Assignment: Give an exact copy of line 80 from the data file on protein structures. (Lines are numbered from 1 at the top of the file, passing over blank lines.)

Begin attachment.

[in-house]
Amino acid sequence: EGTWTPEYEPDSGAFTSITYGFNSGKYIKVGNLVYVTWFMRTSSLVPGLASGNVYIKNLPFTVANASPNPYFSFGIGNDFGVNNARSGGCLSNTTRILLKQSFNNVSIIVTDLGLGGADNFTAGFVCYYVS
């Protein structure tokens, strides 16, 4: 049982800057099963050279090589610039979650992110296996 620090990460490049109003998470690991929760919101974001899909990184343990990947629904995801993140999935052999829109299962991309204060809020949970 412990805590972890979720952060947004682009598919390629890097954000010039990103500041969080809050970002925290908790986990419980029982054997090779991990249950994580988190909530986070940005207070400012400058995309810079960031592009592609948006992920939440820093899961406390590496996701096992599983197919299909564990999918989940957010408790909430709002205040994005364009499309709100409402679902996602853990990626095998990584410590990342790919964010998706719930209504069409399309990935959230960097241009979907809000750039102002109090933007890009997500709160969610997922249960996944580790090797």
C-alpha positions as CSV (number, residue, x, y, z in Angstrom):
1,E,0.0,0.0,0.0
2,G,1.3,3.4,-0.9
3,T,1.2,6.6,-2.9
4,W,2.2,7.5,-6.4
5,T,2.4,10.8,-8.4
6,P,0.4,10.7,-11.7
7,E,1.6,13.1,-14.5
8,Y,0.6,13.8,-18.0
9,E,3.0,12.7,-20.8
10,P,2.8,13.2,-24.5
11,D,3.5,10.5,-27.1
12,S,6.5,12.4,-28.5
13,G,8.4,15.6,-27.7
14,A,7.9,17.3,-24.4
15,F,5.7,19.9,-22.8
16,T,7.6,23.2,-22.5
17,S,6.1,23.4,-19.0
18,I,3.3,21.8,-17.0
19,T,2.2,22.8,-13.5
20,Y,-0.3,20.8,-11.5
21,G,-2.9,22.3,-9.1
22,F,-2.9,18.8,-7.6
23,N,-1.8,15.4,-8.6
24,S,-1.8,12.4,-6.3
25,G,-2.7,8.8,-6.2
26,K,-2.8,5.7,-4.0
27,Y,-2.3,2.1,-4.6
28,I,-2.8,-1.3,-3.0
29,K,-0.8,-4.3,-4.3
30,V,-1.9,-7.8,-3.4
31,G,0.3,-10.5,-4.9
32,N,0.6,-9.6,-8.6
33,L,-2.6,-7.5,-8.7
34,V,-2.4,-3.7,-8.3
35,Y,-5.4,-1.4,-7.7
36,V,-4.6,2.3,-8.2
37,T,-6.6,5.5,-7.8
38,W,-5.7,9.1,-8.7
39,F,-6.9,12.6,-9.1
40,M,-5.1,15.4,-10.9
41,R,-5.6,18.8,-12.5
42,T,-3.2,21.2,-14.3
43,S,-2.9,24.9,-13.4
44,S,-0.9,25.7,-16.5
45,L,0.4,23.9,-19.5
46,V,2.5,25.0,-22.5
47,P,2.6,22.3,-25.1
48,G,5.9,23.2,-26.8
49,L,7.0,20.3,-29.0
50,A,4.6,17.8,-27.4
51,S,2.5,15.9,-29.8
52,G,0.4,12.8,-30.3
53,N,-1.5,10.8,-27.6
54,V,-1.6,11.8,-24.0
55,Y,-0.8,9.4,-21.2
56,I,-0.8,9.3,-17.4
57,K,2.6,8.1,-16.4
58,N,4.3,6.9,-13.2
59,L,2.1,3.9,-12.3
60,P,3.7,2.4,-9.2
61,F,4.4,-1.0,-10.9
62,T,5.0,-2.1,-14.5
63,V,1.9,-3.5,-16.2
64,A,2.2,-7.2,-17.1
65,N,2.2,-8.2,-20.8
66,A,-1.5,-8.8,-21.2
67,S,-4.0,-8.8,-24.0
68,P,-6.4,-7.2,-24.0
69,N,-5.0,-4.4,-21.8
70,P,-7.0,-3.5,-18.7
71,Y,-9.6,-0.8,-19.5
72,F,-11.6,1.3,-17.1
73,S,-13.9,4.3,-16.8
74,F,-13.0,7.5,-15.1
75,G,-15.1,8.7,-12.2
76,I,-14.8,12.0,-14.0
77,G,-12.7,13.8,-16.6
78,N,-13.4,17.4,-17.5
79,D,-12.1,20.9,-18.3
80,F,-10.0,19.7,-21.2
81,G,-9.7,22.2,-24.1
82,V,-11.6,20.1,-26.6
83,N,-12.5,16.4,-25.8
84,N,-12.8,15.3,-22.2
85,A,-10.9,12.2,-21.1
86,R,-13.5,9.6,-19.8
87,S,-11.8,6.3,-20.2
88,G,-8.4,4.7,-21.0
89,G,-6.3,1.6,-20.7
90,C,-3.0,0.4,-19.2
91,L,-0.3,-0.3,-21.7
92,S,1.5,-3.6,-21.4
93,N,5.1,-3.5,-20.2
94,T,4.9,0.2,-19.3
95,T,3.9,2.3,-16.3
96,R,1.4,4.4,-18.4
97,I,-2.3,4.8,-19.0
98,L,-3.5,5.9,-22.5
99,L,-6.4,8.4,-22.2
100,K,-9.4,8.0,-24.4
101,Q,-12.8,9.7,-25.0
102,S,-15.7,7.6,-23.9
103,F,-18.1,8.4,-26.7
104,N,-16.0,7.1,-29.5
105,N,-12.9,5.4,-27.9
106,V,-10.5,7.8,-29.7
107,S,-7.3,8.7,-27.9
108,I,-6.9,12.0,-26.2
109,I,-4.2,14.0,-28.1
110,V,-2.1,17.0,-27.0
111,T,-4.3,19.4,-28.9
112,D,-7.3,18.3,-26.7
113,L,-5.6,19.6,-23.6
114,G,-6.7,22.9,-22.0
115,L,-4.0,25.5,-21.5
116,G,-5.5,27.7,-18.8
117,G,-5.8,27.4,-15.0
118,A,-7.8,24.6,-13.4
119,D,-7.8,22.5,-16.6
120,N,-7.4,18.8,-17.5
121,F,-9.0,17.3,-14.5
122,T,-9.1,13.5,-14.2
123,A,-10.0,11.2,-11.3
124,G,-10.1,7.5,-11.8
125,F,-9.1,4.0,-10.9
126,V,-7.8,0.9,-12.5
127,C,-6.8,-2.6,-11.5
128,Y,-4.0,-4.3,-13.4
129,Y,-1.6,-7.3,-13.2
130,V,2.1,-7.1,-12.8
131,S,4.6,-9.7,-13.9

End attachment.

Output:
76,I,-14.8,12.0,-14.0